Three more series of talks were delivered over the next three years. Each set of talks were soon turned into booklets, but it was 1952 when Mere Christianity appeared, containing all the talks, with few extra changes or additions. That book has gone on to become one of the great works of Christian apologetics of the past century.

The BBC was eager to have Lewis do many more talks, but a busy university commitment, along with other tasks, kept Lewis far too busy. But the broadcasts turned Lewis into a well-known figure. Indeed, his books and broadcasts turned Lewis into an international figure.

His books – theology, apologetics, children’s stories, and literary criticism – sold exceedingly well. A year 2000 estimate put the number of his books sold worldwide at over 200 million copies in over 30 languages.

The number of people who became Christians as a result of Lewis’ radio talks and books, and who were strengthened in their faith – intellectually as well as spiritually – would be impossible to determine. But Lewis would surely be one of the most influential Christian apologists of the past century.

Of course not everyone liked his broadcast talks. Some believers objected to his “mere Christianity,” and skeptics and rationalists turned him into public enemy number one. The free thinker magazines poured contempt on the man, but most Brits found him to be a voice of wisdom and common sense.

As Phillips says of his legacy, “Lewis restored an intellectual respectability to Christianity in a culture which thought it had rejected it and left it behind. He rendered complex doctrine and ideas comprehensible. He demonstrated that Christian teaching and values were still relevant to the most complex ethical dilemmas. . . . Through Lewis, a Christian orthodoxy that is non-denominational yet true to biblical Christianity has permeated far and wide.”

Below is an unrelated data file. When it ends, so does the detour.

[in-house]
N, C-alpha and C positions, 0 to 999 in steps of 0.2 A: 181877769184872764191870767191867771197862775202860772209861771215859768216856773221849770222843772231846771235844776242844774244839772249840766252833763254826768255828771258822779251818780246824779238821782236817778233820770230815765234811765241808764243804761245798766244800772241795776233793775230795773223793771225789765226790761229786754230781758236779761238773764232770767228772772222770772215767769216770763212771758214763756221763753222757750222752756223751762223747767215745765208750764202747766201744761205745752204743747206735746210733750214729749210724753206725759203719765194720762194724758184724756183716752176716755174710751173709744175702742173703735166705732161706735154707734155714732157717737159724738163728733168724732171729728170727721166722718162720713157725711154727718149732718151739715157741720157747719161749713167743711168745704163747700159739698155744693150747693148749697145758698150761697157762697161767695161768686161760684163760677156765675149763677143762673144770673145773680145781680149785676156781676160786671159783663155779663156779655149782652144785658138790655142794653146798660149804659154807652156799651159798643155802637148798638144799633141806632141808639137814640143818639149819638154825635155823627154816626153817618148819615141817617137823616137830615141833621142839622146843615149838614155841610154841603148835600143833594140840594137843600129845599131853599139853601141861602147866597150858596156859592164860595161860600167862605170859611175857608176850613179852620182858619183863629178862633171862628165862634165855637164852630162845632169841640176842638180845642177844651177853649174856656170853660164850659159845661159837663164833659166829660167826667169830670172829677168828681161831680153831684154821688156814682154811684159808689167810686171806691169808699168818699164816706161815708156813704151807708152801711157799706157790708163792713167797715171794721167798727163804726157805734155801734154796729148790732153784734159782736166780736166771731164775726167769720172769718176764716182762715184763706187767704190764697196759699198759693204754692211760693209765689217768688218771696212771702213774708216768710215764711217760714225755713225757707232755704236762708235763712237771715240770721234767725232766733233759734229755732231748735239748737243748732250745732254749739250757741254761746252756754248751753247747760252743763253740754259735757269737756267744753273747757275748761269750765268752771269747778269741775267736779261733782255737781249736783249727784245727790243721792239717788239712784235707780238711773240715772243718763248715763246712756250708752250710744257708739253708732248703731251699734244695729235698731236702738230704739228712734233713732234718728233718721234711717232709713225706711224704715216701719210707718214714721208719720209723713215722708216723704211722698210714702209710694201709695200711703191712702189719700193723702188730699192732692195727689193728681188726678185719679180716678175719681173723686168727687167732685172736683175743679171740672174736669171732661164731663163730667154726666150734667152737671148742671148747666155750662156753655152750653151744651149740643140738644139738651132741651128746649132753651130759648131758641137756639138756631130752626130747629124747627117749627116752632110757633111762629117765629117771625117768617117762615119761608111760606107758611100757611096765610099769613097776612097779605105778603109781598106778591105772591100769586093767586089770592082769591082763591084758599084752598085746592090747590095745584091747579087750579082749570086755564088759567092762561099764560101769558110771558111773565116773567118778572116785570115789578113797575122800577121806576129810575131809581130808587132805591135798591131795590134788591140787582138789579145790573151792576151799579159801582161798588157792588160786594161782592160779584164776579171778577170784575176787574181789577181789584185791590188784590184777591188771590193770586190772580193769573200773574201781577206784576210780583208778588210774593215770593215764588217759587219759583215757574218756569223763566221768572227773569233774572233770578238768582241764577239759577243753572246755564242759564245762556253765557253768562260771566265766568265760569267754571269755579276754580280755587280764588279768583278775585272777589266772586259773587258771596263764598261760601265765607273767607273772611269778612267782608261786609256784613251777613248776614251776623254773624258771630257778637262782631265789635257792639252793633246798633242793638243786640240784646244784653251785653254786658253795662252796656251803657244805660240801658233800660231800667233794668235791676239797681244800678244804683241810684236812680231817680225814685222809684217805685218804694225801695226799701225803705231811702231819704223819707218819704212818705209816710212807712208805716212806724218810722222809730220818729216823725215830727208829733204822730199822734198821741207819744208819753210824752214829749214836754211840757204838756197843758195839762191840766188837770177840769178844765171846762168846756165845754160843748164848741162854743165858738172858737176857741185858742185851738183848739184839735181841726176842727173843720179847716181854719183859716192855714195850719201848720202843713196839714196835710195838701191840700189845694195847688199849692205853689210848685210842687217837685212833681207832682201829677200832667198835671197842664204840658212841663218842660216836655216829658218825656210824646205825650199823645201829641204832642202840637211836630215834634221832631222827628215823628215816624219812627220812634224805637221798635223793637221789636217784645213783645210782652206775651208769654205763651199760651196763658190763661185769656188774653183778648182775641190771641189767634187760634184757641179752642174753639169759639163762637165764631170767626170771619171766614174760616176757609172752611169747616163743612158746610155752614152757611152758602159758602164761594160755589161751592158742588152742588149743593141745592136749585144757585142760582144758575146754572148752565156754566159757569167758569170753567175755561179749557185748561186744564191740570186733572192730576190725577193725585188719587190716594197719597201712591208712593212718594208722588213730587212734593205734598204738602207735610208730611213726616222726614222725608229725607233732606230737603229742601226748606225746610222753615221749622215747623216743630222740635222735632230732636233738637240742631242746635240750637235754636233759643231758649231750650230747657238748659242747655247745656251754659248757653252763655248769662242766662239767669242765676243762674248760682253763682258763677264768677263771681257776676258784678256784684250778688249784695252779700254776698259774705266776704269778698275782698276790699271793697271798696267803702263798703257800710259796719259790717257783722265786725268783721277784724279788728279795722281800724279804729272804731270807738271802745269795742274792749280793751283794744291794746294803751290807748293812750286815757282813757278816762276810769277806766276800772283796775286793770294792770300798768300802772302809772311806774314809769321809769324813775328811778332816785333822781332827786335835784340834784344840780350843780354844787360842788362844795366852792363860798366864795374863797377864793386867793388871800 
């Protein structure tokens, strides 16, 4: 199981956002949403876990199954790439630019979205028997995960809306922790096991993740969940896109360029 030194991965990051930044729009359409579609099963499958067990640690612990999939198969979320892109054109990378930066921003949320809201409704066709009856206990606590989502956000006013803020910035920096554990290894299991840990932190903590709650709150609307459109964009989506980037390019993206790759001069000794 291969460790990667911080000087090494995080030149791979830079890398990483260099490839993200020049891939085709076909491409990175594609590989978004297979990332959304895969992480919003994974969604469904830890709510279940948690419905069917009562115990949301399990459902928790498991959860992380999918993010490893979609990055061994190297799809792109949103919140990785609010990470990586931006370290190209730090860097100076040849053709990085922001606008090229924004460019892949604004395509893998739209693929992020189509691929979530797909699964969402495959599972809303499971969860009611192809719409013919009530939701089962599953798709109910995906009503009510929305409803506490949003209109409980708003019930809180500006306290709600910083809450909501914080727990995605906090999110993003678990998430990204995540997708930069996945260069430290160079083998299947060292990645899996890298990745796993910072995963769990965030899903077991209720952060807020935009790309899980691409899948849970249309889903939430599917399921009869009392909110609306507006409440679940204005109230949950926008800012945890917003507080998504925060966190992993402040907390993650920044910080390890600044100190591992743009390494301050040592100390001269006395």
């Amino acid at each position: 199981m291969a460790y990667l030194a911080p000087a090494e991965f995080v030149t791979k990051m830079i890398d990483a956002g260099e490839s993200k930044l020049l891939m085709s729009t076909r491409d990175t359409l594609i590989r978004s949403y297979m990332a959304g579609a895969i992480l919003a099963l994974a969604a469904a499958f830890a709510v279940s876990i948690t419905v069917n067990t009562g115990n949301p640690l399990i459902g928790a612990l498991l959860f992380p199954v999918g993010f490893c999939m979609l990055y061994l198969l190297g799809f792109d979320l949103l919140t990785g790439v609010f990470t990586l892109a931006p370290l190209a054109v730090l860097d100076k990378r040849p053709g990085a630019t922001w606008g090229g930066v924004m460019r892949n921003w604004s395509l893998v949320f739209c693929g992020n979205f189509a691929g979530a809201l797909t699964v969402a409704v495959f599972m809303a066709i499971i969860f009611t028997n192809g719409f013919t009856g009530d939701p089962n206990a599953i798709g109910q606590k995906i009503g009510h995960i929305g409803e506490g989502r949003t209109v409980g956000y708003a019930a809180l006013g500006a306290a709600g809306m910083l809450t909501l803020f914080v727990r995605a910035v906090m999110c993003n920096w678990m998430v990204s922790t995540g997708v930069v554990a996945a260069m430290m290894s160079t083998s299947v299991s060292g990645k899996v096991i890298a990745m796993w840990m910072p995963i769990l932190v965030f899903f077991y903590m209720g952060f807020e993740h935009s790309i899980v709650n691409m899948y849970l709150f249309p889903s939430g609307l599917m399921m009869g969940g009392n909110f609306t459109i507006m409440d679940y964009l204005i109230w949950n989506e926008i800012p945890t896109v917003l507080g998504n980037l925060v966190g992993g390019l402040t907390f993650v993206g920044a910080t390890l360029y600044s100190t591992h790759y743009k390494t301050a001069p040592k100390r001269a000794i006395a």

Of course he was not alone here. J.R.R. Tolkien and Dorothy Sayers were some of the other influential British Christians who made a real impact on wartime and post-war Britain, and the rest of the world. “Lewis and the other Christian writers had rehabilitated the Christian faith and given it a massive intellectual thrust into British culture as a whole.”

While political leaders of the stature of Churchill were indispensable to help the Brits get through the difficult days of the war, so too was the moral, spiritual and intellectual leadership of Lewis. It is often the case that when times are the bleakest, God raises up vital leaders to see people through the darkest of hours.

Providentially, CS Lewis was raised up, and his BBC talks, along with his books, have made a tremendous difference, in both difficult times and in times of peace and security. May many more Lewis’s be raised up for the days ahead.

(Justin Phillips’ C.S. Lewis in a Time of War is available in Australia at Koorong Books)

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12 Responses to C.S. Lewis, Wartime and Britain

  • You may have noted it in the past but it’s worth noting again that Lewis died peacefully in the UK on the same day that JFK died violently in Texas.
    John Angelico

  • Several years ago, a small band of us founded Perelandra College, so named in honor of C.S. Lewis. Our programs in Writing seek to promote the gifts of imagination, reason, and honest compassion Lewis embodied.

    So I thank you for the wise and informative post.

    Ken Kuhlken

  • 1. Bill when you write articles like this one that gives goose bumps on top of goose bumps you may not be aware of the chain of events that are set in motion. In looking for the above mentioned book I have just bought a CS Lewis Signature Classic (7-1). Lucky for me we are living in an age where we don’t have to take responsibility for our own actions so I’m sending you the bill for this emotionally motivated purchase. I just need your address please.